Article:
Sunday 5 July 2009

The Allister surge continues

TUV leader Jim Allister has indicated that his party will force a Ballymoney council by-election after the resignation last week of DUP councillor Roy Wilson. Allister said that: "my understanding is that councillor has resigned not just from the council but from the DUP because of his principled objection to the DUP's present political stance. Of course it throws up the opportunity of a by-election, and we're not ones to run away from such opportunities. I look forward to that testing of the water in a constituency which is for some reason attracting increasing interest."

The DUP, of course, claim that Wilson had not resigned from the party and his decision was a personal matter unconnected with its power-sharing policy.

Thanks to its existing councillor on Ballymoney Council, Audrey Patterson, the TUV can block the co-option of a replacement for Wilson. Legislation that would have stopped by-elections in the run-up to the 2011 elections to the new larger councils has apparently not yet been enacted, and so if the council cannot agree unanimously to a co-option a by-election must be held.

Roy Wilson was elected in 2005 in the Bann Valley electoral area. The DUP then took 43.3% of the vote in Bann Valley, leaving the UUP far behind on 12.4%. But, not too far behind the DUP was Sinn Féin on 33.7%. On previous outings (only two, of course: Dromore and the European Parliament) the TUV has taken over 40% of the aggregate DUP/TUV vote (call it the extreme unionist vote) – almost 43% of that aggregate only a month ago! So if they eat into the DUP vote in Bann Valley in a similar fashion, the outcome could be that neither the DUP nor the TUV take the seat, and it is won by Sinn Féin.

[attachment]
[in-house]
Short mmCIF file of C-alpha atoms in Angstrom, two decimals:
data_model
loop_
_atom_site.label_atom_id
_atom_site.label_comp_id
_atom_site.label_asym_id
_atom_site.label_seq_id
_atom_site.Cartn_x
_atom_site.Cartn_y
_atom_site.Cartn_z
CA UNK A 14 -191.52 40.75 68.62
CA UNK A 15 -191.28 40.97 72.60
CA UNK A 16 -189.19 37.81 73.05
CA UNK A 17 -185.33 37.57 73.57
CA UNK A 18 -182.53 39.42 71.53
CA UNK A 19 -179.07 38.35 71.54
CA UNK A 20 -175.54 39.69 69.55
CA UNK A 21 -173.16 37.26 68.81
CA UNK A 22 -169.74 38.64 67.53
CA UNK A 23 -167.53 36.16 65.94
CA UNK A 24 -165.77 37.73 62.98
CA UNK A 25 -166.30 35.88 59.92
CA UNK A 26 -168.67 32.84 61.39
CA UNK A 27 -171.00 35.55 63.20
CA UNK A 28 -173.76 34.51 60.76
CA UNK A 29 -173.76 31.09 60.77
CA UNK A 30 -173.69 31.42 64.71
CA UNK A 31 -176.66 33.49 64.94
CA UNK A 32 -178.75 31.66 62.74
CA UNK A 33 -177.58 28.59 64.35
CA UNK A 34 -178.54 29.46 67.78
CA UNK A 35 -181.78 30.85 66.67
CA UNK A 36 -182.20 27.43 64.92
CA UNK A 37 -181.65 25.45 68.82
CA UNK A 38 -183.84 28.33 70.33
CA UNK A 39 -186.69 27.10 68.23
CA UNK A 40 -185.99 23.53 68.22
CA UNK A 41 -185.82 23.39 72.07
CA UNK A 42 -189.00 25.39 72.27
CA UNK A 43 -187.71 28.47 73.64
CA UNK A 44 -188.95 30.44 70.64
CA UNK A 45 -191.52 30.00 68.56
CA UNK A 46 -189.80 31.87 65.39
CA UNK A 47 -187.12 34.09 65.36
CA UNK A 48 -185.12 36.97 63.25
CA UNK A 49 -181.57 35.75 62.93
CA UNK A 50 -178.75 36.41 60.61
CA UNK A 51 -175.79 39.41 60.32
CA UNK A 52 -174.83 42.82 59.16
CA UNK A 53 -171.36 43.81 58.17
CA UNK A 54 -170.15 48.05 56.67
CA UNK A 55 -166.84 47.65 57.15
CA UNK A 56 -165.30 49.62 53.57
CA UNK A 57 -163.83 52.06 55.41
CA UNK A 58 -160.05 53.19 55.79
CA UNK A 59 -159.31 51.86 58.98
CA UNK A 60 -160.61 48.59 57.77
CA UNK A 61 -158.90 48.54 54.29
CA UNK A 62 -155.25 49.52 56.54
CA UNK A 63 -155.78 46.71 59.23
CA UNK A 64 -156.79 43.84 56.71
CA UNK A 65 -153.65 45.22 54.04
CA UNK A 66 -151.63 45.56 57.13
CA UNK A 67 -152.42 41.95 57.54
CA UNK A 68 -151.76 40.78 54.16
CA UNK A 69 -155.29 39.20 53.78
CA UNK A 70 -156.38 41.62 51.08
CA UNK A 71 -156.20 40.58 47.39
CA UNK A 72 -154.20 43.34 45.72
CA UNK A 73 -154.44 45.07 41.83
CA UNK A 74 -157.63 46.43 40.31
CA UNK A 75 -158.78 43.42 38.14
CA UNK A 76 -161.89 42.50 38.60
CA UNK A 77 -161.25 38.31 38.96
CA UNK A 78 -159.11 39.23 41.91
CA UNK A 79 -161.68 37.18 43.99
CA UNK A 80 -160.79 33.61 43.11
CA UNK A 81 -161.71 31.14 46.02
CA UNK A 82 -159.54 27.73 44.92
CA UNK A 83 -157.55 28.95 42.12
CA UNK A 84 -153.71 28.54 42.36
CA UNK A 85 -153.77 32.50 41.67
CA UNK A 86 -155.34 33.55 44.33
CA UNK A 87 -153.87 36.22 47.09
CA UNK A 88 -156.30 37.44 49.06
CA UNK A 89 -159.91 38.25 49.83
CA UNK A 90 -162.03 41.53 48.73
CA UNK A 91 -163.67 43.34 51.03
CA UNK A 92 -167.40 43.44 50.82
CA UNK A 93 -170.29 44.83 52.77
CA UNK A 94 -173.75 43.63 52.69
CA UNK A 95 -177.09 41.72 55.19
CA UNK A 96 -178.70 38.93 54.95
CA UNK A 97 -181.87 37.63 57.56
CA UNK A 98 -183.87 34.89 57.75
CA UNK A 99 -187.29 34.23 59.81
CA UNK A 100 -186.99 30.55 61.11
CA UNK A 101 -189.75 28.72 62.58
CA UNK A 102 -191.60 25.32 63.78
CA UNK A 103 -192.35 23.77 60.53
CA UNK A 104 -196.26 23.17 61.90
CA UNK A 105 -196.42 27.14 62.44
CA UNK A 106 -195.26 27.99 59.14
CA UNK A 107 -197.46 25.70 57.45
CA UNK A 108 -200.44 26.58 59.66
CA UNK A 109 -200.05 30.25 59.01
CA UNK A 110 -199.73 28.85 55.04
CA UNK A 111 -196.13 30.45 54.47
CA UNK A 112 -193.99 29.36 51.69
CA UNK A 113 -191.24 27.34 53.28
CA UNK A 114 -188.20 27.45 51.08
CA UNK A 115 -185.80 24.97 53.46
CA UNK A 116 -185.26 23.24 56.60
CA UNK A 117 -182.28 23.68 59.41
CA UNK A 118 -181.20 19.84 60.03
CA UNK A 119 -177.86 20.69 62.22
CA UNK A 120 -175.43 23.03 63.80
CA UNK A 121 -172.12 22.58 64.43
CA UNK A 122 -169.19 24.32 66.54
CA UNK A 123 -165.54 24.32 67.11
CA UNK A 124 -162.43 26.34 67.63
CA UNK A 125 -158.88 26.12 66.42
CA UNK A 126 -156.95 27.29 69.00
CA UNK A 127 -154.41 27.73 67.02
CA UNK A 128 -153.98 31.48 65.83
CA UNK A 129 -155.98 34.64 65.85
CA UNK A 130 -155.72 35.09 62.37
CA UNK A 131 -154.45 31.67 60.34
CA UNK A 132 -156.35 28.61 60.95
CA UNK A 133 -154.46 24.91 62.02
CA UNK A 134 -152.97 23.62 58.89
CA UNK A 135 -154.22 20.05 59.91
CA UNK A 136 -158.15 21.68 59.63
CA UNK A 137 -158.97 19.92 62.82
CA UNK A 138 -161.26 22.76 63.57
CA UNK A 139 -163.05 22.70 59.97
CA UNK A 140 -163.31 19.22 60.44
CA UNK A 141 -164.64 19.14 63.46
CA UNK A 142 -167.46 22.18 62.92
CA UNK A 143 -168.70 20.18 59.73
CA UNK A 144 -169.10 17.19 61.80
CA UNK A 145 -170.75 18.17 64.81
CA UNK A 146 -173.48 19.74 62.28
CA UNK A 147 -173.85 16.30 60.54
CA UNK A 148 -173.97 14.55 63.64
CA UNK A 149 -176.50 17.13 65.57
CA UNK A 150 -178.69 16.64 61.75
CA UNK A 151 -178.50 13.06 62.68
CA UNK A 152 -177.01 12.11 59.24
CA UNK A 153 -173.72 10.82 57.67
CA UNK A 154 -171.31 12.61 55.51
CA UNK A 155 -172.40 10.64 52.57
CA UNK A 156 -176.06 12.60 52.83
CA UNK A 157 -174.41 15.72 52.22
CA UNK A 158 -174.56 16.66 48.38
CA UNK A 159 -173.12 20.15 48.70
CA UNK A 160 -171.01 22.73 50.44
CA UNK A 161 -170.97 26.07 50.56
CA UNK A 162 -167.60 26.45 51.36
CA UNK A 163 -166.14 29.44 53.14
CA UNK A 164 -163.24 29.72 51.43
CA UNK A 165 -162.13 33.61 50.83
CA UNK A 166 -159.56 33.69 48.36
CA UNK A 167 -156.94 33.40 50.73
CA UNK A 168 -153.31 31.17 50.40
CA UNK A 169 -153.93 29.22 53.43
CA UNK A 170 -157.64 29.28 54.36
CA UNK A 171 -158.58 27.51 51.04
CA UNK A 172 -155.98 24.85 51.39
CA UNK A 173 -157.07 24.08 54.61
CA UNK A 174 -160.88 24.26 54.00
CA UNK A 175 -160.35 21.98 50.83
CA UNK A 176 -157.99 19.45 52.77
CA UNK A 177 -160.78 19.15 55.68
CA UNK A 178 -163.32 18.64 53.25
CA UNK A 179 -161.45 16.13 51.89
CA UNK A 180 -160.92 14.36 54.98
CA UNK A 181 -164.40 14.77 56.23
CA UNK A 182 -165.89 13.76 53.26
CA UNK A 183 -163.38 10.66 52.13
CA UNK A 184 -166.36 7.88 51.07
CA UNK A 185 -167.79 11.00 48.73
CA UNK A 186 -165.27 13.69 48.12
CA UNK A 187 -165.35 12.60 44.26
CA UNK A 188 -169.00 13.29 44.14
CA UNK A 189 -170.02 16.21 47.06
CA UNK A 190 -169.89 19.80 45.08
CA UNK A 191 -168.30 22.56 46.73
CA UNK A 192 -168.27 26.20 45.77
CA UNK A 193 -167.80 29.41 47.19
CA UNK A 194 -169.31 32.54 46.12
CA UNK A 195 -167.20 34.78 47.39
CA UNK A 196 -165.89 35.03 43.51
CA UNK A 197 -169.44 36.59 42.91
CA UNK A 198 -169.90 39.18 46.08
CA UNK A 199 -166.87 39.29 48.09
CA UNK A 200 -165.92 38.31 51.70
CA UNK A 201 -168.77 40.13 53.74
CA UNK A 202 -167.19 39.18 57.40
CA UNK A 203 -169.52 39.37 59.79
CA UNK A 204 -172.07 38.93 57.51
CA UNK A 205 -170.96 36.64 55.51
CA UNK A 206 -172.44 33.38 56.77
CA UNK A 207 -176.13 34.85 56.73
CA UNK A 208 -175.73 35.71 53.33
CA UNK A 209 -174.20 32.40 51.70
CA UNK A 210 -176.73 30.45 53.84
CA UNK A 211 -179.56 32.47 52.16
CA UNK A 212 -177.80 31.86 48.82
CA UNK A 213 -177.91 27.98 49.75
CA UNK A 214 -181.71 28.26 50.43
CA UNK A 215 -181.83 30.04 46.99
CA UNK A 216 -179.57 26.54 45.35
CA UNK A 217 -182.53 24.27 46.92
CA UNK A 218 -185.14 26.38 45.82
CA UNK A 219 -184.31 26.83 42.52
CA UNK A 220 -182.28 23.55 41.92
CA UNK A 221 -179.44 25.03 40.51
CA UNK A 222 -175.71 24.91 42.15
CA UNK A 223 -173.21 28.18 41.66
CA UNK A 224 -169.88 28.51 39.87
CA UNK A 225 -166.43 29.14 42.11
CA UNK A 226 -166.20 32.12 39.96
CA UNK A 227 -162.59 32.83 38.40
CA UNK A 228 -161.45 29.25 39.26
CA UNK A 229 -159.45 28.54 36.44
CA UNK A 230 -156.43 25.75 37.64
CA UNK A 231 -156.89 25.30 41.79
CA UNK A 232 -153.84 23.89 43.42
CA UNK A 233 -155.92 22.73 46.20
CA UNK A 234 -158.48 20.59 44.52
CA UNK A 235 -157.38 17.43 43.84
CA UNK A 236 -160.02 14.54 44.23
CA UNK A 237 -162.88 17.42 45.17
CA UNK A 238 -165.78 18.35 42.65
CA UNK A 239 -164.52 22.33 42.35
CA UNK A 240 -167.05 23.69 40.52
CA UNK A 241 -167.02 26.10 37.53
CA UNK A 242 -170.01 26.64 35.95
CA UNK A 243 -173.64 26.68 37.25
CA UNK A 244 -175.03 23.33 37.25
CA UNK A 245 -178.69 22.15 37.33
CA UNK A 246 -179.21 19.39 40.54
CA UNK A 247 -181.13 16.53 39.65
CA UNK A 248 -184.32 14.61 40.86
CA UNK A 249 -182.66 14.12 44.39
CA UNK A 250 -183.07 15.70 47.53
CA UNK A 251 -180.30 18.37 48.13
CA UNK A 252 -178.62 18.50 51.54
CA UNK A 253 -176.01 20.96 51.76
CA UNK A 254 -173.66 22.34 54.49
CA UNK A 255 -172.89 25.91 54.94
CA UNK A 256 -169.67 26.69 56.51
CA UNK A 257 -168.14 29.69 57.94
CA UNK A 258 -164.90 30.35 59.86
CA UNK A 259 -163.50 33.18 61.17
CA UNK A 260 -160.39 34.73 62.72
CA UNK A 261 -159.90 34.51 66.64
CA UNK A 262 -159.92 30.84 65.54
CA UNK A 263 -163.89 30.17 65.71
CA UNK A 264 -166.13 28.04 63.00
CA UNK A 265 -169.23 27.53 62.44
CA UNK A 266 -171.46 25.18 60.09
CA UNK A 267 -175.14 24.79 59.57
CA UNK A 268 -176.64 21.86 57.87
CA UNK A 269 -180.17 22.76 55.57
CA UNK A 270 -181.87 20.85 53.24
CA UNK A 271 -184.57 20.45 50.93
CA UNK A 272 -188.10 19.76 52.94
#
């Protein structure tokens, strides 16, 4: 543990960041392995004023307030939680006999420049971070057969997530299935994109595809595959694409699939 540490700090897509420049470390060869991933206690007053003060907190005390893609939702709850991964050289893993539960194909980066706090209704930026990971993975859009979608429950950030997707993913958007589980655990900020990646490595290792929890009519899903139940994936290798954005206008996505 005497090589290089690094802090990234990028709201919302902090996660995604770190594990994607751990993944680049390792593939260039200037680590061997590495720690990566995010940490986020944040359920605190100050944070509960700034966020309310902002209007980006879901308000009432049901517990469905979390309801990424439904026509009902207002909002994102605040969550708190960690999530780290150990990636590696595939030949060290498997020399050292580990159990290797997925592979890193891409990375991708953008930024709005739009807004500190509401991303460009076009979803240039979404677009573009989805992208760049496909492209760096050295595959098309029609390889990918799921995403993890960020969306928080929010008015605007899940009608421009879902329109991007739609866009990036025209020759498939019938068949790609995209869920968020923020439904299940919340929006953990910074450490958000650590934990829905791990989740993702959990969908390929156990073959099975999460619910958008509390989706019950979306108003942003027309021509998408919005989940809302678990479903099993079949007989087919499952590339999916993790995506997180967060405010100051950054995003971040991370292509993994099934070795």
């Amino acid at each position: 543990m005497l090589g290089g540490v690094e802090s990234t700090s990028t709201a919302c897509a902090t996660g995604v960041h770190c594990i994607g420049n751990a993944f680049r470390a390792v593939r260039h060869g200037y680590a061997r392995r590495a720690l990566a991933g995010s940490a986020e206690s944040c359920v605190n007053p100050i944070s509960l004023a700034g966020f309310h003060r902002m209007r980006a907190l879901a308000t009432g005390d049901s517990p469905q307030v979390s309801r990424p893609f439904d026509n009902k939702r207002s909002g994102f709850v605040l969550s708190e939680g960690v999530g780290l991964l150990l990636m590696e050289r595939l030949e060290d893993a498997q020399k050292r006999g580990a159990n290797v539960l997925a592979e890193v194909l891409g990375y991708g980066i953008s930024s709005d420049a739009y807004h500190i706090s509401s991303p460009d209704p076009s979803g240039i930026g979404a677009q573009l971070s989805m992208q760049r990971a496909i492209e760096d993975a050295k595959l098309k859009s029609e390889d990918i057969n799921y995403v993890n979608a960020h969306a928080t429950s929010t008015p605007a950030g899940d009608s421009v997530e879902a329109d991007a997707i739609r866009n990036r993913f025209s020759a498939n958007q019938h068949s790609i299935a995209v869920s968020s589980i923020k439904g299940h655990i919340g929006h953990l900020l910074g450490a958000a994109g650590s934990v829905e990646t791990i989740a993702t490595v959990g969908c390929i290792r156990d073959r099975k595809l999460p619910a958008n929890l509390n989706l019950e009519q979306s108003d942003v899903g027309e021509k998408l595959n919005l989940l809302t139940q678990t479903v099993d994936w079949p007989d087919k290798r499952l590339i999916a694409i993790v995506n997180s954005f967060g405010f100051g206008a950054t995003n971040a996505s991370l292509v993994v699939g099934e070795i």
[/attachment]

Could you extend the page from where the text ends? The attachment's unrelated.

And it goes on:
Neither in Dromore – a safe unionist seat – nor in the European Parliament did Allister’s intervention actually hand a seat to nationalists (though he did hand them a large propaganda victory in the European elections). But Bann Valley is at least 44% nationalist and if the transfers do not fall correctly Sinn Féin could pick up the seat, and Allister will earn the hatred of many extremist unionists in exactly the area (North Antrim) where he will be keen to woo them.

Allister is thus playing a high-risk game. If he does force the by-election and the TUV wins it (which would need a DUP meltdown of catastrophic proportions) then he would be a shoe-in for the North Antrim seat in the Westminster election. But if he forces the by-election and Sinn Féin wins the seat then he will be branded as a splitter and will lose a lot of his support, thus calling into question his chances in the Westminster election. If he does not quickly rule out the forcing of a by-election then he will be seen as a ditherer, but if he waits too long and then rules it out he will also be seen as too scared to fight in his own back-garden. Maybe he will come to regret his rash bravado about the “testing of the water” in North Antrim.


hoboroad said...

We all know that Allister is Ian Paisley mark2 in the political world.But who is going to replace him in the religous sphere? I don't think there will be a new Paisleyite Preacher mark2 has Paisley left a gap in protestant extremism that cannot be filled by anybody else?

Faha said...